the fire–the courage of the firefighters, for instance, or the way the community rallied around the victims. By shaping a story around one particular focal point, selecting and relating only those details that further the point, you convey meaning.
Consider the example of the parent-child story and the baseball details that emerged in your draft. Maybe to make your point about changing parent-child relationships, you tell a story about
baseball. The plot relates the events of a story; the focus divulges your meaning, also known as “theme.”
7. Select and weed. Now that you’ve identified your focus, reread your draft or list. Which of the details or your list relate directly to your main idea? Which digress? Be precise. Muddy thinking produces muddy writing. Retain only those details that have a strong, concrete connection to your focal point. Cut all loosely connected ideas. I know, you can’t bear to throw your lovely words
away. Don’t. Use them in a different piece.
8. Revise. Be sure each scene–every detail–relates directly to, or in some way clarifies or develops your theme. Emphasize the most important scenes or points – in other words, emphasize those sections that crystallize your meaning. In a story, develop key scenes or important details or
descriptions. In essays, emphasize, or spend the most time developing, key points. Emphasis provides direction, tells the reader when to pay close attention. These signals clarify focus and pull your meaning to the forefront.
What strategies do you use to focus your ideas?
Terri Giuliano Long’s debut novel, In Leah’s Wake, hit the Amazon and Barnes & Noble bestseller liststhis summer. (You can also visit IndieBound and order for pick up or delivery through your local bookstore.) She teaches writing at Boston College and blogs about writing and the writing life here.
First pages are like first dates. No, worse. First pages are more like the ten seconds it takes your blind date to come into sight and walk toward your table. It’s often a make-or-break deal, and in many cases, a delusive representation of what follows in chapters behind.
Or am I jaded? More often than I care to admit, a book’s finel- crafted opening pages evoke lovestruck stars in my eyes, much as one too many nervous cocktails over tentative introductions. But when I dig deeper, get to Chapter Two–or the second date, as it were–the luster of those brilliant opening lines fades to a dull incompatibility. But, we can discuss second dates/chapters in another post!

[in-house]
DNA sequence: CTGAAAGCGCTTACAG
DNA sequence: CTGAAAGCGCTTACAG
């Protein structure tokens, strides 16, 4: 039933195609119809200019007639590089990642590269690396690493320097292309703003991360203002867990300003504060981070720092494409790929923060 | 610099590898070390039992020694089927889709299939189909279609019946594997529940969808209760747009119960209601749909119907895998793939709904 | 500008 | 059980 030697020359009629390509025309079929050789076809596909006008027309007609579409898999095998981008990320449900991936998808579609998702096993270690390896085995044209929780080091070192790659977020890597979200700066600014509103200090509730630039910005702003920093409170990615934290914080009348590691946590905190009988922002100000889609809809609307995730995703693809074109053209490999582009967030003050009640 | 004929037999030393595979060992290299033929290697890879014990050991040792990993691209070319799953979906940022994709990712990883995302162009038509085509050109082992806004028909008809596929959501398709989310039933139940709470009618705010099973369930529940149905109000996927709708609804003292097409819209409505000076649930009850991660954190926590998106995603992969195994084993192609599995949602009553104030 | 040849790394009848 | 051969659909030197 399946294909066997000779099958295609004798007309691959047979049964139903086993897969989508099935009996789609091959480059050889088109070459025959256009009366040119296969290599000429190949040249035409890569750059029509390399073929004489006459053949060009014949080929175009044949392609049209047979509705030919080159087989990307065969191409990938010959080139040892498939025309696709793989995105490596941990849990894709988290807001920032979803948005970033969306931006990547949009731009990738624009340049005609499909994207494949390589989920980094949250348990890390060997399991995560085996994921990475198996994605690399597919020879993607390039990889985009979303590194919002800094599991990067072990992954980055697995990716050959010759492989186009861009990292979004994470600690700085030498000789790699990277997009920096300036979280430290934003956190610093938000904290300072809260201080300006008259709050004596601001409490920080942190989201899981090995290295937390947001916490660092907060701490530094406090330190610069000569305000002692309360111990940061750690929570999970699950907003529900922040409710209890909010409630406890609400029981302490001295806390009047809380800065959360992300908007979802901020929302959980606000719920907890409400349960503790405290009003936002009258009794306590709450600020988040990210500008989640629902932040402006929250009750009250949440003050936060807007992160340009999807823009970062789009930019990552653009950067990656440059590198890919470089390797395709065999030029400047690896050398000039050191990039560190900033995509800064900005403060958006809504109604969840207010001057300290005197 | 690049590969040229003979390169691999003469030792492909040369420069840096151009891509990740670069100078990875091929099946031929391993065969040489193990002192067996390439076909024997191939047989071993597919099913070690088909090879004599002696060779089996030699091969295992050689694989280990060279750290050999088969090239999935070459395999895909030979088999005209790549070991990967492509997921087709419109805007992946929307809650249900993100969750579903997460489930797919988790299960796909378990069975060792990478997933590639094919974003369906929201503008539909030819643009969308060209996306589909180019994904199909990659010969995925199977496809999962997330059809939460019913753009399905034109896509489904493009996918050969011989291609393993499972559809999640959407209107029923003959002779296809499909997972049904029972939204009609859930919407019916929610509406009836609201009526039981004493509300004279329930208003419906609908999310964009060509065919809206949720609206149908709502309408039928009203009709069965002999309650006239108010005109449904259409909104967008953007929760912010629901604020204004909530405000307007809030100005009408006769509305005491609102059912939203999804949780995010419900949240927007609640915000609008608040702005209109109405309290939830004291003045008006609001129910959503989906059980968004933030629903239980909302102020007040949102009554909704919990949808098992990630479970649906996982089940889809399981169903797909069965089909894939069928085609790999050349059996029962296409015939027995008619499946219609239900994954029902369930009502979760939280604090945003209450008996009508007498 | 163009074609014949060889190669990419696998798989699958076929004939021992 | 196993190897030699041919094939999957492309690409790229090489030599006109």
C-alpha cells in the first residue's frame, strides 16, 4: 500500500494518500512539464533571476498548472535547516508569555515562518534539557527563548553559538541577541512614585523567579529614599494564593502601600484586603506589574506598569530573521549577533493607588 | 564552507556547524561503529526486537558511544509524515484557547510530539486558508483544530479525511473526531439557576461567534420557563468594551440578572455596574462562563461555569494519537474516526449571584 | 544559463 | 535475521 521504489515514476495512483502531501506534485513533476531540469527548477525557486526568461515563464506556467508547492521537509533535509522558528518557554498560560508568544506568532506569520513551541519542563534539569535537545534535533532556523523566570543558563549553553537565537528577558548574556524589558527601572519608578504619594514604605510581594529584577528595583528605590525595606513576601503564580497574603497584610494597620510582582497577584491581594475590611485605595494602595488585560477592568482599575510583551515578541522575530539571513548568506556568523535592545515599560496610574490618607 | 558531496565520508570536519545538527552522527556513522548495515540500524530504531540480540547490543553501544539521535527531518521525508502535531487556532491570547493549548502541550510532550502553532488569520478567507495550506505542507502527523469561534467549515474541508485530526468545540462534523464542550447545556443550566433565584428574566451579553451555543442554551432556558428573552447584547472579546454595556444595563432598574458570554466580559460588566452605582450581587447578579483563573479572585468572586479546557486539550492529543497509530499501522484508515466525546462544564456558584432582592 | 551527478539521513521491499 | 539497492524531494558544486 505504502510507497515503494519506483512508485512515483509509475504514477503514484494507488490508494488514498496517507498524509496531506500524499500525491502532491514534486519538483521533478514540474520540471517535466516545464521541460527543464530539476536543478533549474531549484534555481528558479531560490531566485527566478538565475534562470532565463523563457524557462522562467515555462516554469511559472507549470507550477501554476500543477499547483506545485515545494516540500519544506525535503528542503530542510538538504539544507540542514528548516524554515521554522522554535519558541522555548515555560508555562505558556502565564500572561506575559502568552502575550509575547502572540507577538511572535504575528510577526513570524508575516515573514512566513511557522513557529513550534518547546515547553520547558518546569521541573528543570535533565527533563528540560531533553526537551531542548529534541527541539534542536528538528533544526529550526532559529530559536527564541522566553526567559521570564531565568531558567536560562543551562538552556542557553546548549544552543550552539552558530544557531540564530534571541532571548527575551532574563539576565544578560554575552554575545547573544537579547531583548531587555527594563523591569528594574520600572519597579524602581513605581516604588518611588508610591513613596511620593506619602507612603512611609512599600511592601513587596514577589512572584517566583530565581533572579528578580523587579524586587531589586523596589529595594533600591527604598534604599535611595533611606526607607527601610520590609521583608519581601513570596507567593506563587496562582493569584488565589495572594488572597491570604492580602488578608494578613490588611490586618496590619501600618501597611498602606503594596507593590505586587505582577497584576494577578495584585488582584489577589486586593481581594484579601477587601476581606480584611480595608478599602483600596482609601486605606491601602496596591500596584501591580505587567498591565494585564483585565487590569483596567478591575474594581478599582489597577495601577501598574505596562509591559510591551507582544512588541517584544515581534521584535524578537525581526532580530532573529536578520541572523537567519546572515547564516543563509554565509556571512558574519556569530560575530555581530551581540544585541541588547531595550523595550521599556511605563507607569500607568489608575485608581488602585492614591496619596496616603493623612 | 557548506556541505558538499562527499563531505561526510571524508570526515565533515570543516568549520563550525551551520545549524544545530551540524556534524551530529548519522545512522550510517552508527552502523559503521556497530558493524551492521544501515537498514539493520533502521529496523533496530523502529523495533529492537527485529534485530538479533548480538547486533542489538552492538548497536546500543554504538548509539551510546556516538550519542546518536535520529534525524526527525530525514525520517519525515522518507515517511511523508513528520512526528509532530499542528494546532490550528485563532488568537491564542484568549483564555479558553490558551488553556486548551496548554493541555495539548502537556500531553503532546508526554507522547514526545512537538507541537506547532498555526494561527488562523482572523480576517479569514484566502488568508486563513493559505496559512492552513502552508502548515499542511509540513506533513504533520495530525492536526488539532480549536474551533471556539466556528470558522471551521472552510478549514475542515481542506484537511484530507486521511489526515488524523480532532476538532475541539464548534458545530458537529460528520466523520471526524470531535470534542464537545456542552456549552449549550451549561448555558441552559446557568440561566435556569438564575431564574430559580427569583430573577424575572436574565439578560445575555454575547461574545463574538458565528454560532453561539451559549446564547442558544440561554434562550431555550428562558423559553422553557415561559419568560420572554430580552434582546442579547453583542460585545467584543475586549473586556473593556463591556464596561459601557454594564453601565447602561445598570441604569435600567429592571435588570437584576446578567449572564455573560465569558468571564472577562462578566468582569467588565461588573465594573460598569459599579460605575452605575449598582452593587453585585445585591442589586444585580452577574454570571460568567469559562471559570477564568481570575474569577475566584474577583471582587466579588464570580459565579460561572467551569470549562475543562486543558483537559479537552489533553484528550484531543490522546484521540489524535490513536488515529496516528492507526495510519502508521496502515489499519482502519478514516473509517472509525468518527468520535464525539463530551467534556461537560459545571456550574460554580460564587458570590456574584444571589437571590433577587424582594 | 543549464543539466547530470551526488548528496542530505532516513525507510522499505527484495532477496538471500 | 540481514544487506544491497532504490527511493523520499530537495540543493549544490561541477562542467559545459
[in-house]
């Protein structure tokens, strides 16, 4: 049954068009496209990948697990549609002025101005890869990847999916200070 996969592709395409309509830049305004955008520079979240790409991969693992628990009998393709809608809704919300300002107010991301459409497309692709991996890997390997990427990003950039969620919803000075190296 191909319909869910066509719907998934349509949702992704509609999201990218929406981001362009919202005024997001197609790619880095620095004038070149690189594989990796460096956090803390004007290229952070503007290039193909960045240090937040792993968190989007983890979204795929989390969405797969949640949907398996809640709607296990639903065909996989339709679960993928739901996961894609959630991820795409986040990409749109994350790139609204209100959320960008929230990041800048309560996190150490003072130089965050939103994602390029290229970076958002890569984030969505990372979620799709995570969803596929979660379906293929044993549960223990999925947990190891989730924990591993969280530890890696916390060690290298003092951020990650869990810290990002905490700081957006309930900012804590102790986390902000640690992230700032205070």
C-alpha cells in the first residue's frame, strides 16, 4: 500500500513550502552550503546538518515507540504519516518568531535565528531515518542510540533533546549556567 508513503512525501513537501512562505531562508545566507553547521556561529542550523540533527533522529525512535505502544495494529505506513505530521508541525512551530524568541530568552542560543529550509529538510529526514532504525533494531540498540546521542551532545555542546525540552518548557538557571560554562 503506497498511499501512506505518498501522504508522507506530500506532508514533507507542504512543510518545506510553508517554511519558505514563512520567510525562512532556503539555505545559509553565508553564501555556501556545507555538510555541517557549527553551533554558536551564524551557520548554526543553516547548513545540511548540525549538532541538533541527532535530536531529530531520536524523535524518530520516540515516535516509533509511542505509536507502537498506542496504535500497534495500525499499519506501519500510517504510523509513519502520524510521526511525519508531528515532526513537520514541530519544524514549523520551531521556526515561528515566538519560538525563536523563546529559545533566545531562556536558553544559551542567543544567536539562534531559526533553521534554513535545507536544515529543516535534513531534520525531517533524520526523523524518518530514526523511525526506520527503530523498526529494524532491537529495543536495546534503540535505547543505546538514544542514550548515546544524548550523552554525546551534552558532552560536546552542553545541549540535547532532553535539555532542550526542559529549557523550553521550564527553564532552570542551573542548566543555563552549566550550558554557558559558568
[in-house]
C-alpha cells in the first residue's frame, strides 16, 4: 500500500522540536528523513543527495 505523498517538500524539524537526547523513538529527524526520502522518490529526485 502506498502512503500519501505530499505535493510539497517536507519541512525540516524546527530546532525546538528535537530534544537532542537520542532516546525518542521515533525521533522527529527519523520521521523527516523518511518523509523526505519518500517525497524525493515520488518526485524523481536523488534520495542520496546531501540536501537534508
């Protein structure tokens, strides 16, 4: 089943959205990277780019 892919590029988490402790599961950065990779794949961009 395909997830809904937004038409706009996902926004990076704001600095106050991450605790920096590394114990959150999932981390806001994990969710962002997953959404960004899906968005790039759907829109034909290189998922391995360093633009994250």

The dating world and the publishing world share a urgent requirement to hook the bait from that first glance. Below, a guest post from Linda R. Young’s W.I.P. It blog shows us the seven elements a first page should include. (I’m tempted to share seven first date tips, but then you’d have to “red-mark” me for digression.)
1. A distinctive voice. A unique voice is essential to capture the imaginations of the readers and pull them into the story. Voice will make your novel stand out above the rest.
2. A strong character. Readers will engage with strong and interesting characters.
3. A sense of time and place. This grounds the reader into the story. They should
be able to recognise the story’s genre in the first page. These should be markers only. Avoid wads of descriptions.
4. Questions. Don’t answer all the reader’s questions at once. Don’t give them everything they need to know about the characters, the history, the setting. They don’t need paragraphs of backstory. They don’t need–or want–everything explained too soon.
5. Intrigue. More than simply holding the cards to your chest, tease the reader into wanting to know more.
6. The point of change. The story should start at the point of change. This
change should reflect conflict. Note: the conflict doesn’t have to be explosive.
7. No wasted words or throw-away lines. Keep it tight. Every word should have a reason for being. Try to avoid redundancies.
Can you think of other essential elements in the first page?
How many times have you rewritten your first page?
Guest Post: Lynda R. Young writes fantasy and science fiction short stories, and is working on two Young Adult novels. One is an Adventure Fantasy set on the High Seas and the
Will your fictional characters, at some point, hit the sheets?